Said one more time in another way, if you paint an older boat with gelcoat problems without stripping and pulling fittings you're begging for a seasonal repairjob. If you paint period you'll be painting again in 5-10 years.. (everything) If you take the time to do a good gelcoat and remove all the fittings and once finished you buff and wax once or twice a season, you can will the boat to your grandchildren and never have to do another major repair or refinish for the rest of your life.

I honestly can't think of a single reason I'd paint other than if I just hated the color of the boat and the gelcoat was still in good condition.
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post #96 of 111 Old 07-16-2014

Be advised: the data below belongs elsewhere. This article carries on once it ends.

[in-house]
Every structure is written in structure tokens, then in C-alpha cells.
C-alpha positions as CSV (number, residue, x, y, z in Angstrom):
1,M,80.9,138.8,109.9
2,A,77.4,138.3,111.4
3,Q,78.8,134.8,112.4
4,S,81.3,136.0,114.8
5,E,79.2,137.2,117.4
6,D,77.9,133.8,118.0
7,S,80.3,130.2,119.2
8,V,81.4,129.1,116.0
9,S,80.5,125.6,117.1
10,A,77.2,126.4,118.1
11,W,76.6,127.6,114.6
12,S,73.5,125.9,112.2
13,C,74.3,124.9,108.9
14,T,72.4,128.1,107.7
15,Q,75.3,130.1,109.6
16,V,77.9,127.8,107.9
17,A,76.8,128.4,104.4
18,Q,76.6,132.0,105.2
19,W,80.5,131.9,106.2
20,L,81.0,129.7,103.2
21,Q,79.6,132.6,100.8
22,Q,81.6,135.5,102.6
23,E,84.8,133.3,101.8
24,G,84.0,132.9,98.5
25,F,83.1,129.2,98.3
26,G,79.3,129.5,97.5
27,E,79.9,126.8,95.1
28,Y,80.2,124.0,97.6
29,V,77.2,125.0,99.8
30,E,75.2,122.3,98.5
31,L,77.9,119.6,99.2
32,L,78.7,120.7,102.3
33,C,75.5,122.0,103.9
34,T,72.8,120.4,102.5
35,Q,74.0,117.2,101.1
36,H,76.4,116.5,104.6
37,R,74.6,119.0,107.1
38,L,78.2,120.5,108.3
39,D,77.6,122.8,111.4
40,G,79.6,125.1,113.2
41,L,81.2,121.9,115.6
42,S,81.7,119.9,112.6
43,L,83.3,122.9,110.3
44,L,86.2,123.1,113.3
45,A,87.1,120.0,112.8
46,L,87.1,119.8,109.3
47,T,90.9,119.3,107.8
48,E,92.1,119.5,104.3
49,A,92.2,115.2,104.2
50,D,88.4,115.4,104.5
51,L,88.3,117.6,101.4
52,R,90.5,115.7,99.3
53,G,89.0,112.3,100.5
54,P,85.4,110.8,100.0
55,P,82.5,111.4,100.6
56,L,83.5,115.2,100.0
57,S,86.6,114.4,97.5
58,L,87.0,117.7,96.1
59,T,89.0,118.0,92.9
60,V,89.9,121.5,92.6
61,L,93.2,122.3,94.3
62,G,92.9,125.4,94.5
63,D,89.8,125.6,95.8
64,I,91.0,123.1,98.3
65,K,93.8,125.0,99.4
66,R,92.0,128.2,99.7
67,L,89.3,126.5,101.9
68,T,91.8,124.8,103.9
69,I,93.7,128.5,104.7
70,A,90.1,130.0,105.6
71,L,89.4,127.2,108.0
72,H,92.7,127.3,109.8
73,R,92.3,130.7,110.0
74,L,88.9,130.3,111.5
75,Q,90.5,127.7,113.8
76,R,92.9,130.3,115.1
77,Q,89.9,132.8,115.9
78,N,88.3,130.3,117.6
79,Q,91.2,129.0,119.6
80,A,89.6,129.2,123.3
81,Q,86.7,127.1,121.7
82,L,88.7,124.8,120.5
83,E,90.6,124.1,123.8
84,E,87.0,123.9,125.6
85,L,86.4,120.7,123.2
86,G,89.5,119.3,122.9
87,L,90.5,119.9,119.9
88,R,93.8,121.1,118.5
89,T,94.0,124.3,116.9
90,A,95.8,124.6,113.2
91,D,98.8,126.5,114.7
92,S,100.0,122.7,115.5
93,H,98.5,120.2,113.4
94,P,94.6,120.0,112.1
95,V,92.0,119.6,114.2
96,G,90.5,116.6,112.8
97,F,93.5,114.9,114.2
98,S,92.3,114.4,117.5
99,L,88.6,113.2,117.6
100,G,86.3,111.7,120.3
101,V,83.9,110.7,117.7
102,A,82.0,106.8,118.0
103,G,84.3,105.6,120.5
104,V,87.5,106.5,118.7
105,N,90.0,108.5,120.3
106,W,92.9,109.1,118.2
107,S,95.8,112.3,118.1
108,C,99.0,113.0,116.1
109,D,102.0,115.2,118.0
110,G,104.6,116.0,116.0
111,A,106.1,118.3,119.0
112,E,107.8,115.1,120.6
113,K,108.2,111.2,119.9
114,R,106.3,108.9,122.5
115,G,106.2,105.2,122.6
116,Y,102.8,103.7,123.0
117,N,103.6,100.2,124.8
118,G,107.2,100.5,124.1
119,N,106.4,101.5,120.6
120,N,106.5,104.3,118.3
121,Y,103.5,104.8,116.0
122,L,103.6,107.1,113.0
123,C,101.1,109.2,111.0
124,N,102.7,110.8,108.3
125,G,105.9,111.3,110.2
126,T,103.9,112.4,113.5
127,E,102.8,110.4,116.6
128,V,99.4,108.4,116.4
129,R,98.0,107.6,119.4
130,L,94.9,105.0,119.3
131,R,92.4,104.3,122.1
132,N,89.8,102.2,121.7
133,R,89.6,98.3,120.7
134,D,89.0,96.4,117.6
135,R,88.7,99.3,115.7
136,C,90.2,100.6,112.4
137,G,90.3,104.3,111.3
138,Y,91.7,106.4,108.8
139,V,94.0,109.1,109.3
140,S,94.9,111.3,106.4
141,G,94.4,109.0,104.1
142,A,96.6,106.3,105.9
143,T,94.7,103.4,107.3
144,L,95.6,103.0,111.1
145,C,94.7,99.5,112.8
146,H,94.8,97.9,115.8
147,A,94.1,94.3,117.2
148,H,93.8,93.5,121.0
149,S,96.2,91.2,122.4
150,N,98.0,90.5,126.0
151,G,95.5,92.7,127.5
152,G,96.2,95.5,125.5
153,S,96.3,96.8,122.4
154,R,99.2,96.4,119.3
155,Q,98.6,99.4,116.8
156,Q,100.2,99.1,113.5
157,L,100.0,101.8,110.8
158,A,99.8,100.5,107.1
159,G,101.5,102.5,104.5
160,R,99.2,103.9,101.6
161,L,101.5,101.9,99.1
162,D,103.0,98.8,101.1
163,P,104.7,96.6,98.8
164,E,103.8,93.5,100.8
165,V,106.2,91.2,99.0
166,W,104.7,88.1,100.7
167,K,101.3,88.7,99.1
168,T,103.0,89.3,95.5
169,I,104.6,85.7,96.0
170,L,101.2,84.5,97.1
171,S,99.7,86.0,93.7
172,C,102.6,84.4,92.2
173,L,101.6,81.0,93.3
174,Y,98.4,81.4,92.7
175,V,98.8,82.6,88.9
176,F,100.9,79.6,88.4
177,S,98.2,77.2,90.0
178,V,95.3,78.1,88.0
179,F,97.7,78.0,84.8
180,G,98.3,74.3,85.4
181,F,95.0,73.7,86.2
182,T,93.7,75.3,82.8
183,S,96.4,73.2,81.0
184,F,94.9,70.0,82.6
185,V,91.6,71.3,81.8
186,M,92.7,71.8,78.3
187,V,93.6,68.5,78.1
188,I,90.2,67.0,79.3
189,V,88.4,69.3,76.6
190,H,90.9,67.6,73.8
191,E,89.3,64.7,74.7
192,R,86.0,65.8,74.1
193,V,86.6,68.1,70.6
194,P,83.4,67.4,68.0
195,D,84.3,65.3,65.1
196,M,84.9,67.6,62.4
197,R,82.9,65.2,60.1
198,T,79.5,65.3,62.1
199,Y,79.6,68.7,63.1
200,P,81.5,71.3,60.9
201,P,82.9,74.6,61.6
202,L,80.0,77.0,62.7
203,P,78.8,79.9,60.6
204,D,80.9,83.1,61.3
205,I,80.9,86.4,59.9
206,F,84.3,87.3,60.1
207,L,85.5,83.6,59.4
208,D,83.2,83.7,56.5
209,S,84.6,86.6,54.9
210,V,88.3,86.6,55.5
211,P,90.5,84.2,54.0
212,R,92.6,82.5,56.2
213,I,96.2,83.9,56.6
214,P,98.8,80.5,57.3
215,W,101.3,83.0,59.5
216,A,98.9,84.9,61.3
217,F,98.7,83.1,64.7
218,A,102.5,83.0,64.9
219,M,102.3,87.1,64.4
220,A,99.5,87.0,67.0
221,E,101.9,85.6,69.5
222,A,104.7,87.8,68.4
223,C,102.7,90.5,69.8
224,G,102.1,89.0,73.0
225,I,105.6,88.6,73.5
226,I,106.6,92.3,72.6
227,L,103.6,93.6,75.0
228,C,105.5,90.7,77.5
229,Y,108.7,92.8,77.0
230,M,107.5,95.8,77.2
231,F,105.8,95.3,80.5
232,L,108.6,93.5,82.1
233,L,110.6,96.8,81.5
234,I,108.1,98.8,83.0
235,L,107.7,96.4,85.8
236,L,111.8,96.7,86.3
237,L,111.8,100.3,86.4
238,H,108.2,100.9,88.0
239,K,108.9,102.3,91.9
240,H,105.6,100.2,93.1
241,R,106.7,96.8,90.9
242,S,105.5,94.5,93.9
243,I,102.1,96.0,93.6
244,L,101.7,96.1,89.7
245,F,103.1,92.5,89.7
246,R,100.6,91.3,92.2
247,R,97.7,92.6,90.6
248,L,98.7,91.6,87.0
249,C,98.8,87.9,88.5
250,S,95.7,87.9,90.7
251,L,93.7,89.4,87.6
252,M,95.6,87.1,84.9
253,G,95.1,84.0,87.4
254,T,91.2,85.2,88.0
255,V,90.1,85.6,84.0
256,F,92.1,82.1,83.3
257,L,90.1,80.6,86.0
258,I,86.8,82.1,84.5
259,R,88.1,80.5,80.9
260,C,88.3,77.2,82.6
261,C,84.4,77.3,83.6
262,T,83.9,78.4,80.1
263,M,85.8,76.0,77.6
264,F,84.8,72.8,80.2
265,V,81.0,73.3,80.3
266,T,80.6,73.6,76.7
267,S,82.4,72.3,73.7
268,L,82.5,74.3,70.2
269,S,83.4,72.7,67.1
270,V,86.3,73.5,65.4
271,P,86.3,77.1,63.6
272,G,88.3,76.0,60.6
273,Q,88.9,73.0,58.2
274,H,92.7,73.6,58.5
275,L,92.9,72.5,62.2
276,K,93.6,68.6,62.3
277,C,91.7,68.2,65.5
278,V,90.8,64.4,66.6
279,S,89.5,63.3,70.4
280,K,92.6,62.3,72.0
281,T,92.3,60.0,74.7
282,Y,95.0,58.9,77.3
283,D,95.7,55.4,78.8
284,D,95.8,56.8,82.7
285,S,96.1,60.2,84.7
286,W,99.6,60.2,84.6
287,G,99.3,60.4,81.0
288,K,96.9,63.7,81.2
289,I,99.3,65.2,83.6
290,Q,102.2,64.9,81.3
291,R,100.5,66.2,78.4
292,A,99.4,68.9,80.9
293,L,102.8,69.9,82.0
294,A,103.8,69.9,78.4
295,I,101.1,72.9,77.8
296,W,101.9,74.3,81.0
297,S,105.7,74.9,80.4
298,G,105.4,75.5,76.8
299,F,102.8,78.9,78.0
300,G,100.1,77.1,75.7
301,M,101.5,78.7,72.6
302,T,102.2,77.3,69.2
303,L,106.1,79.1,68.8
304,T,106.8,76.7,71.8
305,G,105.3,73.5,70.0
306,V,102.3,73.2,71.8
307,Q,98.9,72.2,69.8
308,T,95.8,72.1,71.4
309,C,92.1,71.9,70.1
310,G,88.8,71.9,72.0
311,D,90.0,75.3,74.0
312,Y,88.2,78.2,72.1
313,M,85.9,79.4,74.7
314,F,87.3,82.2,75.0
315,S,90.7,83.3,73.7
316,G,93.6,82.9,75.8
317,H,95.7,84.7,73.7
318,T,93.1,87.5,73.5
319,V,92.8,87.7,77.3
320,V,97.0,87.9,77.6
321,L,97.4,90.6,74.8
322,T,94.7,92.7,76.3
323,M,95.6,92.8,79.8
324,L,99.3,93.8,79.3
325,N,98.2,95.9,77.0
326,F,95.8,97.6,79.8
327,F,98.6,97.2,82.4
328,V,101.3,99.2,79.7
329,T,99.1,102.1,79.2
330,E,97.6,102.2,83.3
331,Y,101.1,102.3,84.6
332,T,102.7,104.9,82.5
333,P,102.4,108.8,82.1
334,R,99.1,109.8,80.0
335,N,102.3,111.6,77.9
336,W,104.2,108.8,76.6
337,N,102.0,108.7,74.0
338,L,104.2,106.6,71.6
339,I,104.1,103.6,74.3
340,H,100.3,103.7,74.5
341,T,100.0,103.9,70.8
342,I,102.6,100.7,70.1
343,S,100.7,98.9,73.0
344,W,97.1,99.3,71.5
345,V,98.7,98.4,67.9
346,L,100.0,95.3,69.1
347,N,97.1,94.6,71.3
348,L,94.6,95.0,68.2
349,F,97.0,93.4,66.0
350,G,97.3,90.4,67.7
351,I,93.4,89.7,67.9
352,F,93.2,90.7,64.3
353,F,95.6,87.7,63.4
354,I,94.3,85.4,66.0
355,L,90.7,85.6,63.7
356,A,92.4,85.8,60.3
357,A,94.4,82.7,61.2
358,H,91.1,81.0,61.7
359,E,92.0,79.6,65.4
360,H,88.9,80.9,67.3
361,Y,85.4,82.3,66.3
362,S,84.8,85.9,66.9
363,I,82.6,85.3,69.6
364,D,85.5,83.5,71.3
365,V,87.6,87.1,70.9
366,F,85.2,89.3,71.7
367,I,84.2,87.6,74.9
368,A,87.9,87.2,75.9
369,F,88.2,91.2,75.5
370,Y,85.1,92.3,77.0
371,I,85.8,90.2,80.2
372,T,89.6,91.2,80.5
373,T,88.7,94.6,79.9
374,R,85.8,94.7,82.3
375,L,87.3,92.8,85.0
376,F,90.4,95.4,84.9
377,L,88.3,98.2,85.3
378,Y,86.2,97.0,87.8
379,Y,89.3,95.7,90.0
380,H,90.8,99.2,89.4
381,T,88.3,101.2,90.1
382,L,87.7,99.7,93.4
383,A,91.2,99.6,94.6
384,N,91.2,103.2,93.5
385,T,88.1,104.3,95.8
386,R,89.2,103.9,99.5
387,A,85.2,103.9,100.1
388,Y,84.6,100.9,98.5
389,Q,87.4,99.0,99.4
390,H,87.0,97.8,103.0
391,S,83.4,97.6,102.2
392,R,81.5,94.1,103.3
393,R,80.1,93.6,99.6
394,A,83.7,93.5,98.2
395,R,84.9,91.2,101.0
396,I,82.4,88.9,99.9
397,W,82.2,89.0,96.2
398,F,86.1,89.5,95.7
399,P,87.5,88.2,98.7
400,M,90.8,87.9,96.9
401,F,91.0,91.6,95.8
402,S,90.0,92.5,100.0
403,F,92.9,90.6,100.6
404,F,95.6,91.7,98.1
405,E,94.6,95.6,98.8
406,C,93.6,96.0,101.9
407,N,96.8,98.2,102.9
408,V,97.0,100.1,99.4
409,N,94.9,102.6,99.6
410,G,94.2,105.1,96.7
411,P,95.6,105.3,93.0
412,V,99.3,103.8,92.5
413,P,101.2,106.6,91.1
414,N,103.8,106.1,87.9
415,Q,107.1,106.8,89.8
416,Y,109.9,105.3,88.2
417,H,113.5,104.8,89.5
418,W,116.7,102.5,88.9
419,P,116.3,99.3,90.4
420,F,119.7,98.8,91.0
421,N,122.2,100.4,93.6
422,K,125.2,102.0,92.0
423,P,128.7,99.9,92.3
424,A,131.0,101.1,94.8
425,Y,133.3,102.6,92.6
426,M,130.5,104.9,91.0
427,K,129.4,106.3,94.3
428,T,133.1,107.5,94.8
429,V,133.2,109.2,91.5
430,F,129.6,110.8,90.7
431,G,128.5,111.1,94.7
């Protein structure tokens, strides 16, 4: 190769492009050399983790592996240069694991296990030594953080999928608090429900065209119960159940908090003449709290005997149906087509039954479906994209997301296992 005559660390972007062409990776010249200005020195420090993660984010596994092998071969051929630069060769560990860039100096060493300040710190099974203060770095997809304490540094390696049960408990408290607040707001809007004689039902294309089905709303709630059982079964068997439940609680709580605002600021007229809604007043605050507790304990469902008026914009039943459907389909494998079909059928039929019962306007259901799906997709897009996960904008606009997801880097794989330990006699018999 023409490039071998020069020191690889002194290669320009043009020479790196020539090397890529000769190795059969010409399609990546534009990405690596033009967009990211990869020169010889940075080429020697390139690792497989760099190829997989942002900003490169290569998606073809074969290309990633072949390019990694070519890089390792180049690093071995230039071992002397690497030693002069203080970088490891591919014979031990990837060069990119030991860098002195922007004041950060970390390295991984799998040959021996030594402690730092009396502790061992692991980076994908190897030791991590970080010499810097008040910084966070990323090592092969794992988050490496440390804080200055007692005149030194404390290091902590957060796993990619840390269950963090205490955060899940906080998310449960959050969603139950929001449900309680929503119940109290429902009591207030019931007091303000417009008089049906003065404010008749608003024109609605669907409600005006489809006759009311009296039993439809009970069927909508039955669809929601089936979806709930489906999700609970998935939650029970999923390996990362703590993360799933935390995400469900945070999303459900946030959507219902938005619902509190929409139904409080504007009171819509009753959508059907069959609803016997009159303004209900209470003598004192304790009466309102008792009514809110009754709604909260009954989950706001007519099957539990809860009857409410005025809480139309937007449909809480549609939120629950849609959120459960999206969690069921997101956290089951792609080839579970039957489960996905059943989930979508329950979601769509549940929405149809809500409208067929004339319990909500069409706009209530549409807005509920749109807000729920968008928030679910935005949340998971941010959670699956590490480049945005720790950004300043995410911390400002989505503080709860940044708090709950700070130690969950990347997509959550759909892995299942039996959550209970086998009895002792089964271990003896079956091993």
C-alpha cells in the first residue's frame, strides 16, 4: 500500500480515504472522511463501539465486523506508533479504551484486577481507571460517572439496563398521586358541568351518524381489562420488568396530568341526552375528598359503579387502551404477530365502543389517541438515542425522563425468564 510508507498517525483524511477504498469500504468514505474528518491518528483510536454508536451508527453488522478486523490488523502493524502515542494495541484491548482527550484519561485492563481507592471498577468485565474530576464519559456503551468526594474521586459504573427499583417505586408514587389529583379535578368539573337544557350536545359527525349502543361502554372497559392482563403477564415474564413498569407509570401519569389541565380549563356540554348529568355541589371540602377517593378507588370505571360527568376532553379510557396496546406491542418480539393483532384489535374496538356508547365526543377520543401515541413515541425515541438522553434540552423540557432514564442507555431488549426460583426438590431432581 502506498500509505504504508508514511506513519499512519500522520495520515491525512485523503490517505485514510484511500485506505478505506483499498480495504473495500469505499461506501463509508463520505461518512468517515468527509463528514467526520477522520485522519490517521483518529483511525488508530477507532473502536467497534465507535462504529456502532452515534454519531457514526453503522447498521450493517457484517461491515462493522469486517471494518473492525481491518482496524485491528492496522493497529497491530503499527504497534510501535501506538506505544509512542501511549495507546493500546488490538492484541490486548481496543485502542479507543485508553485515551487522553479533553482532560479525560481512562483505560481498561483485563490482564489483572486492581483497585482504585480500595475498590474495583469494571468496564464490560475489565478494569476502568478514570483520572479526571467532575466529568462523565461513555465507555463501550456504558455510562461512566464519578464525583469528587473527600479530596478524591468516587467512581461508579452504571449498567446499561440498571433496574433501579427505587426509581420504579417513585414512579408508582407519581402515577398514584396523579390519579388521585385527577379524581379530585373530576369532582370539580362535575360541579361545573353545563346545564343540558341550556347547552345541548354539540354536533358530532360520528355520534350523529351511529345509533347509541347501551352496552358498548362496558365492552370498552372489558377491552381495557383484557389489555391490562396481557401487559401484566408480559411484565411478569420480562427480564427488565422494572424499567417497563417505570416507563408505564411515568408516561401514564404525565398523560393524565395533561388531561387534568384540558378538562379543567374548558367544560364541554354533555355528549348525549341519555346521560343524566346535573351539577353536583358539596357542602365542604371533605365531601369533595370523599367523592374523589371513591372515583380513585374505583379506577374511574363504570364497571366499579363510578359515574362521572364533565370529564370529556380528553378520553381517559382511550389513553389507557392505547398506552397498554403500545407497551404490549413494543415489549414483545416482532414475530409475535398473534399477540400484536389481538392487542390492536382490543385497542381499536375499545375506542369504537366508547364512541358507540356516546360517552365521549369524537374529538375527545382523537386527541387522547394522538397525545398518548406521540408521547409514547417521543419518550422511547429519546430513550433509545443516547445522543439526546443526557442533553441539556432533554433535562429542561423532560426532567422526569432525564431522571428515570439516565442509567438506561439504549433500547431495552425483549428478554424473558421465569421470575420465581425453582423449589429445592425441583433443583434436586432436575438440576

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Re: Why paint instead of gelcoat?

Also a note on sanding a gelcoat.

Duratec makes a high-gloss additive to gelcoat that will help you get less orange peel in a spray. Not a bad product if you follow the directions. (most products are like that).

After you apply new gelcoat you will have to sand down the orange peel, this is labor intensive. But it is easily done by hand on a small (25-22') boat in an afternoon. Be sure to use a solid, flat, sanding block.

As for sanding and buffing (relatively undamaged) older gelcoats. Start at 600 grit wet by hand on really badly oxidized gelcoats and work your way to 2000. Then polish, finish, and buff. You won't believe the difference. Do all of this by hand, so many people think machines will make it easy when many times they sand too long and drag huge scratches through the gelcoat forcing them to go back and keep sanding. The results are so much better when you take the time to do it by hand. You don't have to apply tons of pressure just sand.
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post #97 of 111 Old 07-16-2014
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Re: Why paint instead of gelcoat?